Federal judge blocks Trump effort to open Arctic Ocean up to oil drilling


President Donald Trump’s effort to hand the Arctic Ocean to the oil and gas industry suffered a setback in federal court this week after a judge blocked his executive order on the grounds that he does not have the authority to revoke former President Barack Obama’s decision to protect it.

The Outer Continental Shelf Lands Act of 1953 gives the president the power to withdraw lands defined by the law from consideration by the Interior Department for oil and gas drilling leases.

In 2015 and 2016, Obama permanently withdrew 125 million acres from such consideration.

Of course, Trump’s accessibility by oil industry lobbyists made it clear he would try to kill Obama’s executive order. And he did just that in 2017.

Environmentalists fought back, and they scored a victory in the United States District Court in Alaska this week when District Judge Sharon Gleason ruled that Trump overstepped his authority under Section 12 of the law.

“The text of Section 12(a) refers only to the withdrawal of lands; it does not expressly authorize the President to revoke a prior withdrawal,” Gleason wrote. “Congress appears to have expressed one concept—withdrawal—and excluded the converse—revocation. Furthermore, the phrase “from time to time” appears to clarify the President’s withdrawal authority by giving him the discretion to withdraw lands at any time and for discrete periods; the phrase does not specifically give the President the authority to revoke a prior withdrawal.”

“In any event, some withdrawals appear to have been intended to be permanent; others, for a limited
time,” she continued. “President Obama’s 2015 and 2016 Executive Orders each stated it was intended to apply “for a time period without specific expiration,” and contained language indicating that all future leasing was intended to be prohibited in the areas encompassed by the withdrawals. The wording of President Obama’s 2015 and 2016 withdrawals indicates that he intended them to extend indefinitely, and therefore be revocable only by an act of Congress.”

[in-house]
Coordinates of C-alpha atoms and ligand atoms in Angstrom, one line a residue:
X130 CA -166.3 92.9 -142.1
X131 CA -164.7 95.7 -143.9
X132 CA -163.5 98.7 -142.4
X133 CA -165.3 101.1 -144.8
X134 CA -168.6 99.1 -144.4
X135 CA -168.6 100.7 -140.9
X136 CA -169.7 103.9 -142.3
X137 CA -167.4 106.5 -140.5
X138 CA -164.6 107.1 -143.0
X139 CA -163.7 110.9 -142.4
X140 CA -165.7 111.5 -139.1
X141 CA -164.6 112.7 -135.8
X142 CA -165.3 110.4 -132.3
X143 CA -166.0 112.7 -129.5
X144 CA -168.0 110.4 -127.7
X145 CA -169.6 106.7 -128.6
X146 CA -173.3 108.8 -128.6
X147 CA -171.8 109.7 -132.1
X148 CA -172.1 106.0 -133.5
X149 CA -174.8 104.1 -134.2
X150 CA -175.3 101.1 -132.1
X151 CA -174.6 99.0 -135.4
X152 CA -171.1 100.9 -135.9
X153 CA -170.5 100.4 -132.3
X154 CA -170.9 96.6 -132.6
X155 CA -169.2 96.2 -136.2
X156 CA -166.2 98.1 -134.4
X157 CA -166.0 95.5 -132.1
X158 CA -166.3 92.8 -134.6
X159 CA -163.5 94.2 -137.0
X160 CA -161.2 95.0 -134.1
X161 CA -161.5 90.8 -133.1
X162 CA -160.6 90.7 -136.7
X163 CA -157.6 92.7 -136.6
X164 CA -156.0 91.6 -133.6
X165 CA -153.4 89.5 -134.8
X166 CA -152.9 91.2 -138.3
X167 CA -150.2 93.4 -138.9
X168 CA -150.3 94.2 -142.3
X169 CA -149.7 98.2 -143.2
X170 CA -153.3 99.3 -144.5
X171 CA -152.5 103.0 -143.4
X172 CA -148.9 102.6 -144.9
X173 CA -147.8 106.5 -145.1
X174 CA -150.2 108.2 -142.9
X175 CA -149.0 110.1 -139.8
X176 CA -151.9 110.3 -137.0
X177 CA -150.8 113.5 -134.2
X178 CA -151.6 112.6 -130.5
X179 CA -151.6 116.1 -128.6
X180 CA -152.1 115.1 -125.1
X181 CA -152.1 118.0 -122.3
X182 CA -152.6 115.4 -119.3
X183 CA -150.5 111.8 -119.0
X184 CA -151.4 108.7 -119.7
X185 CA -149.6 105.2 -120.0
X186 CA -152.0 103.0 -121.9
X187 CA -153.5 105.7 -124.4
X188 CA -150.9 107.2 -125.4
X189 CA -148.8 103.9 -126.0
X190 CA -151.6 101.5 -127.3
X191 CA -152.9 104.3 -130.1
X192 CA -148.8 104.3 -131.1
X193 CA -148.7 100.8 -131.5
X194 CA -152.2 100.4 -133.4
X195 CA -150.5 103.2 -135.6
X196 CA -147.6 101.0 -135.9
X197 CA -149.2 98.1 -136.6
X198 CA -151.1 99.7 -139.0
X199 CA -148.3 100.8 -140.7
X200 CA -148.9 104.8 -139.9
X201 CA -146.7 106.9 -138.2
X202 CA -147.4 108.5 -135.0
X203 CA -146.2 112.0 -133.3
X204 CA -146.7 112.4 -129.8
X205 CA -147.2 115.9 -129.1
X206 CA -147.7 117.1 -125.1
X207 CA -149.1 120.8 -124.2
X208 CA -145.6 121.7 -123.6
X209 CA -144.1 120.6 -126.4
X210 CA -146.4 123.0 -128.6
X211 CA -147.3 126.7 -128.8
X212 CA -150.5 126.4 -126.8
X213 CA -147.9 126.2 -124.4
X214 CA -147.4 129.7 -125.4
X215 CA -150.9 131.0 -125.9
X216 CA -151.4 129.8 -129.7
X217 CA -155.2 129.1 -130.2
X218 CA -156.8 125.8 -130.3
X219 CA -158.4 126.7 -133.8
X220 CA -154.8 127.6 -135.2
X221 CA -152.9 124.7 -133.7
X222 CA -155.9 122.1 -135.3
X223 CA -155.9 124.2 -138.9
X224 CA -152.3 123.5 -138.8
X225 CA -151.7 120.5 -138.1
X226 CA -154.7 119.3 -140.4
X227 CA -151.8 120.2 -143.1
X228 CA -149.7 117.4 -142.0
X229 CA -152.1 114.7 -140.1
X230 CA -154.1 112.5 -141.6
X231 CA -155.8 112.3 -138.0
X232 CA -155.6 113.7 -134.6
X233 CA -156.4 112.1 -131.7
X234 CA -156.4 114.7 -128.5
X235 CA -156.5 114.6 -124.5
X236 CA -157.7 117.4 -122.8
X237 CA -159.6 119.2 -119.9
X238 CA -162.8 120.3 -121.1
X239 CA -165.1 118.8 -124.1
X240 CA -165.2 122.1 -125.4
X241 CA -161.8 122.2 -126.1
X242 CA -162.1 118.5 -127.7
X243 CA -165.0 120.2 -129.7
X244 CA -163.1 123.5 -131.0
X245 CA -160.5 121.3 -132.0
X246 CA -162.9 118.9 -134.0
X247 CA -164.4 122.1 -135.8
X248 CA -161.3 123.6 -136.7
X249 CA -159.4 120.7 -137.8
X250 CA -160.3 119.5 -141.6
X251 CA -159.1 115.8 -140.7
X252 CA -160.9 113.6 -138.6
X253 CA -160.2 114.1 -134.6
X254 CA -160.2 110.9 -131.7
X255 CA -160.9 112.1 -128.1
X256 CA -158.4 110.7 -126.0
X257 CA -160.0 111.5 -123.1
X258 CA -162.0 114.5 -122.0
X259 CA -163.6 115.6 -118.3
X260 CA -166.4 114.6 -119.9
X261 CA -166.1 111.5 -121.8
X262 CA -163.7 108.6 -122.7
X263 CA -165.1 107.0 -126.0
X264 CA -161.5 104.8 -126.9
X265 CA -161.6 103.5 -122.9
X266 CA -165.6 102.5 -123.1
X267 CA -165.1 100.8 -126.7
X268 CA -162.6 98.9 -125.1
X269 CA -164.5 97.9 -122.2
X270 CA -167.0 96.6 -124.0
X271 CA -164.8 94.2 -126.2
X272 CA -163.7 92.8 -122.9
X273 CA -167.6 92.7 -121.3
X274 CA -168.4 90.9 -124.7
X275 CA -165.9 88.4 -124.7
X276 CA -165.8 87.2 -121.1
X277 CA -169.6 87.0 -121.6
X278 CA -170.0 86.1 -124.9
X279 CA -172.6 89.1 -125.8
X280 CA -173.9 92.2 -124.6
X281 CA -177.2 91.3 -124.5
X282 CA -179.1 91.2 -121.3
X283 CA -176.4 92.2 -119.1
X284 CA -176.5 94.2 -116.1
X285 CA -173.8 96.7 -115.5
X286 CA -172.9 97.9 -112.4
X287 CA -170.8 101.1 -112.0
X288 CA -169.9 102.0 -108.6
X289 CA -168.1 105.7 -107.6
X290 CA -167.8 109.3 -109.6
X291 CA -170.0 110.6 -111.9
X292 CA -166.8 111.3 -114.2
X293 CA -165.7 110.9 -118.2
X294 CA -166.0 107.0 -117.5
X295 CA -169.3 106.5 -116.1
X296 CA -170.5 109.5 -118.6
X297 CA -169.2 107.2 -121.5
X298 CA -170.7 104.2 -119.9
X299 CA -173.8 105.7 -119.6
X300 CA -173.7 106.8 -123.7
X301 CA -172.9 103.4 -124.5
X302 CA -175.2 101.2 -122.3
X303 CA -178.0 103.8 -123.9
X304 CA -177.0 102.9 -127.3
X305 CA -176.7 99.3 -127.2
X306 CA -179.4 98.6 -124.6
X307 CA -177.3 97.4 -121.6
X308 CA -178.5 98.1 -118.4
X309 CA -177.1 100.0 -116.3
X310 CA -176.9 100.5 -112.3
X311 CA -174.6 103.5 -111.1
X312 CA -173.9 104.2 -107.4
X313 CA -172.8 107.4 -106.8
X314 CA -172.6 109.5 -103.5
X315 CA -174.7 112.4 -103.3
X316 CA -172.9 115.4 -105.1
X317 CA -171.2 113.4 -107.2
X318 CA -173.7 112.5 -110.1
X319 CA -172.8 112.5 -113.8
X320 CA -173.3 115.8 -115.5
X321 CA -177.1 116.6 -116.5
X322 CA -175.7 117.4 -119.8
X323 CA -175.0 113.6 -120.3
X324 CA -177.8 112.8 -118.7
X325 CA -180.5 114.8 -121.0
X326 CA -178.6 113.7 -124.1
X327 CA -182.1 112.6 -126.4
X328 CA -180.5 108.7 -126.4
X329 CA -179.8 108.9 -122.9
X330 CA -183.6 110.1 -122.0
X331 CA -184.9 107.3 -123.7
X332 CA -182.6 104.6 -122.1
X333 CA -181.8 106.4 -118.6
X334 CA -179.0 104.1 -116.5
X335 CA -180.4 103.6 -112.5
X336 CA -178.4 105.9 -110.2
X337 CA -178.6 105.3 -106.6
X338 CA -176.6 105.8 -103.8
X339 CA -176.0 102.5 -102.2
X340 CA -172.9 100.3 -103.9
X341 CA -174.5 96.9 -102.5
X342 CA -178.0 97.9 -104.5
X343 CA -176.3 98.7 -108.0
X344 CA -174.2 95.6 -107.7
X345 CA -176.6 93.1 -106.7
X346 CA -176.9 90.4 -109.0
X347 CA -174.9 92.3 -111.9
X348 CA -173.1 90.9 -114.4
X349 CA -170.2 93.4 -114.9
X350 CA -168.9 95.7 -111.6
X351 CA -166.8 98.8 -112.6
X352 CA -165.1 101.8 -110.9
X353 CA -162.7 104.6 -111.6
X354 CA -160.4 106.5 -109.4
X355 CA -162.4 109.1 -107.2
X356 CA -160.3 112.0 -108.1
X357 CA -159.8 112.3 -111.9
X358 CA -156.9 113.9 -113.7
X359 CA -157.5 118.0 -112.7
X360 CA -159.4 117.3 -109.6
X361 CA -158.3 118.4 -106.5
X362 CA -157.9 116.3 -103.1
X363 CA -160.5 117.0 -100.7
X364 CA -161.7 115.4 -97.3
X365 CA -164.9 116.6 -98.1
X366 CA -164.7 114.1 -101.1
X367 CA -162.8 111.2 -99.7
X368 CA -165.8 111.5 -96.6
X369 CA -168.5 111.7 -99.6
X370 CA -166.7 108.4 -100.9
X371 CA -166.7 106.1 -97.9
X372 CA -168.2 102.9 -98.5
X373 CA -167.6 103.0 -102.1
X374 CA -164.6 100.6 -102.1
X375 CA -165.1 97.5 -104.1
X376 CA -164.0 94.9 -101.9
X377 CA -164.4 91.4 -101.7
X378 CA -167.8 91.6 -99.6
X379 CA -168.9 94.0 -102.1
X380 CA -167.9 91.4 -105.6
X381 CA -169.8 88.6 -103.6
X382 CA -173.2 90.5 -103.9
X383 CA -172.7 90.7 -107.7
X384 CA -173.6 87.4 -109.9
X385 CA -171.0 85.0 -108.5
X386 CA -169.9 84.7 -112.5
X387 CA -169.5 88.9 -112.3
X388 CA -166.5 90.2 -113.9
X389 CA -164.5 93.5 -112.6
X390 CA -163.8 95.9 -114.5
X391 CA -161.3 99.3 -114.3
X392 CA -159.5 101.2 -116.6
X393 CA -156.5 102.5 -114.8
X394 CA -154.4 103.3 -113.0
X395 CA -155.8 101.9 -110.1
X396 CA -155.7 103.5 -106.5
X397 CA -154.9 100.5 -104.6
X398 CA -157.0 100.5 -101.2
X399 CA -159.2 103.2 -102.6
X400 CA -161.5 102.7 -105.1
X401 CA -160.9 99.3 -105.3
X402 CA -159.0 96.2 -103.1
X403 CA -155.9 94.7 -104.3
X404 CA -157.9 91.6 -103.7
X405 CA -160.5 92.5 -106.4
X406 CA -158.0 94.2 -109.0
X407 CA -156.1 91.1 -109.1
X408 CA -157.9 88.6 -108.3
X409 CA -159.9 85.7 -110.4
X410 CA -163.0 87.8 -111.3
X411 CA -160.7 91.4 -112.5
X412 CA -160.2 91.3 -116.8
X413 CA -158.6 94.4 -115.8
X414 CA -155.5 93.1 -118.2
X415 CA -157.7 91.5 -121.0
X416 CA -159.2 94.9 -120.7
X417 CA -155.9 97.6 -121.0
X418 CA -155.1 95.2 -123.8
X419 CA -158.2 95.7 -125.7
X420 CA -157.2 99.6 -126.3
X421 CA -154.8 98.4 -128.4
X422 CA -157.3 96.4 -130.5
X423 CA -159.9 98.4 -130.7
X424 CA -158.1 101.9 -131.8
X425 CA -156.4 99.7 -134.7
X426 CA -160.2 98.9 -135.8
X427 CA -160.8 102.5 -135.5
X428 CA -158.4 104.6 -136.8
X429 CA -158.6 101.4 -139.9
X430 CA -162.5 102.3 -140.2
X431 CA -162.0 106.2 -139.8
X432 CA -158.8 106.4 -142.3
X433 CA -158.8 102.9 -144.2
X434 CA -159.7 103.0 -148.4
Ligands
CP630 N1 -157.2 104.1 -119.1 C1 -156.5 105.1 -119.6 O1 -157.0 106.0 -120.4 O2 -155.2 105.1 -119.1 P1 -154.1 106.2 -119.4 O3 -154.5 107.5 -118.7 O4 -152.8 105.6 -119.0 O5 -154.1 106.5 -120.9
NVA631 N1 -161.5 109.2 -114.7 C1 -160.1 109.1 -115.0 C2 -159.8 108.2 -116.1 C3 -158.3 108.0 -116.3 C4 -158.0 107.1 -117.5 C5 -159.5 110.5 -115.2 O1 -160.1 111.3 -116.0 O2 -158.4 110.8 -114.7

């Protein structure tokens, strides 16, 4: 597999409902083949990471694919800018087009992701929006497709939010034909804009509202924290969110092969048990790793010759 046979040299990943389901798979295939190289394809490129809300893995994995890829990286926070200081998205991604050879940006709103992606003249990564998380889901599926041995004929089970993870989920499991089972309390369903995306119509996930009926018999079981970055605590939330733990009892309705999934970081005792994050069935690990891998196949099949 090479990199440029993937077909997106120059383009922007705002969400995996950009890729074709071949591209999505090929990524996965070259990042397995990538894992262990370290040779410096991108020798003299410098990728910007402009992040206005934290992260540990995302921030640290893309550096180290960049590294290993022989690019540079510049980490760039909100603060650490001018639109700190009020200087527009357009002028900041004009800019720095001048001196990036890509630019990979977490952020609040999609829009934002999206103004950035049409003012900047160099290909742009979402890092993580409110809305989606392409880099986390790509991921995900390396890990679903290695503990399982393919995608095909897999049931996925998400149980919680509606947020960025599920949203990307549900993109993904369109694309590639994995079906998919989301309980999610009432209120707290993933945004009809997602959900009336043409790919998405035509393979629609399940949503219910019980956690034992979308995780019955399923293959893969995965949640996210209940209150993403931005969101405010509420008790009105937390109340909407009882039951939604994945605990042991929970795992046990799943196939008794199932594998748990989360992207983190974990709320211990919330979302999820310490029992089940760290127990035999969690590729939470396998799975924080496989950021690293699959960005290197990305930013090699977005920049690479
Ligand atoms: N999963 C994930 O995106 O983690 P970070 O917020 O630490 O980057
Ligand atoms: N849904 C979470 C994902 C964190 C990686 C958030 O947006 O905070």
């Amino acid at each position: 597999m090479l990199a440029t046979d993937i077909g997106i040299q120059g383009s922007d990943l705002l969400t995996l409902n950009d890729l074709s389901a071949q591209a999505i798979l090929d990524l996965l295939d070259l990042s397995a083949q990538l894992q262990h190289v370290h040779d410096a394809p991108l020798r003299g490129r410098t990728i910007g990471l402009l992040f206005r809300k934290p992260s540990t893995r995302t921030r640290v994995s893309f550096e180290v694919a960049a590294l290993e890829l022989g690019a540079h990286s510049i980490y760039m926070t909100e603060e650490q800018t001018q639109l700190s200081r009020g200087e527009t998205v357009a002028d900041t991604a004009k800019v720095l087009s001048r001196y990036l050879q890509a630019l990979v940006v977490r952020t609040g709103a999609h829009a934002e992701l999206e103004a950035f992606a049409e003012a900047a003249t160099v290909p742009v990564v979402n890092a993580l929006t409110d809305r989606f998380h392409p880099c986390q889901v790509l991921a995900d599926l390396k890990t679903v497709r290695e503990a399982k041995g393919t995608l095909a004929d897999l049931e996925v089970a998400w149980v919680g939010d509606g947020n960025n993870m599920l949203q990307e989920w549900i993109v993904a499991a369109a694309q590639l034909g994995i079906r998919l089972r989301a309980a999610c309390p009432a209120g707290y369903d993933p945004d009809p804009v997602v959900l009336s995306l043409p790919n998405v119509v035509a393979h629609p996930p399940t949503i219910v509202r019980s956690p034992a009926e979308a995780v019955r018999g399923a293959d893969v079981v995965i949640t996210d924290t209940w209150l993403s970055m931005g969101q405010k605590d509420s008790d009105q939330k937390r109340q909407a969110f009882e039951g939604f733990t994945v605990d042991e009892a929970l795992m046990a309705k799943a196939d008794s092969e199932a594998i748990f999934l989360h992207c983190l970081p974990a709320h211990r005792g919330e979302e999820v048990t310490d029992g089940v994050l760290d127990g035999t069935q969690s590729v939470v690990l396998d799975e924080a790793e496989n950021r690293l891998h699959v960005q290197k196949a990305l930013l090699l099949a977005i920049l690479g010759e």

For the next two years, Congress won’t be able to pass any legislation giving Trump the power to revoke Obama’s withdrawal because the House is controlled by Democrats.

“The text of Section 12(a) indicates that Congress expressly granted to the President the authority to withdraw unleased lands from the OCS; but the statute does not expressly grant to the President the authority to revoke prior withdrawals,” Gleason concluded. “The Court finds Congress’s silence in Section 12(a) as to according the President revocation authority was likely purposeful; had Congress intended to grant the President revocation authority, it could have done so explicitly, as it had previously done in several (but not all) of its previously enacted uplands laws.”

The Supreme Court, of course, could rule differently and Trump will likely challenge the ruling all the way to the high court so he can give the Arctic Ocean to his oil buddies. But it seems unlikely the court would rule in his favor since Congress did not grant the president the express power to revoke past withdrawals allowed by the law.

For the time being, however, environmentalists have a win to celebrate as they prepare to battle Big Oil again for the future preservation of the Arctic.

Featured Image: Wikimedia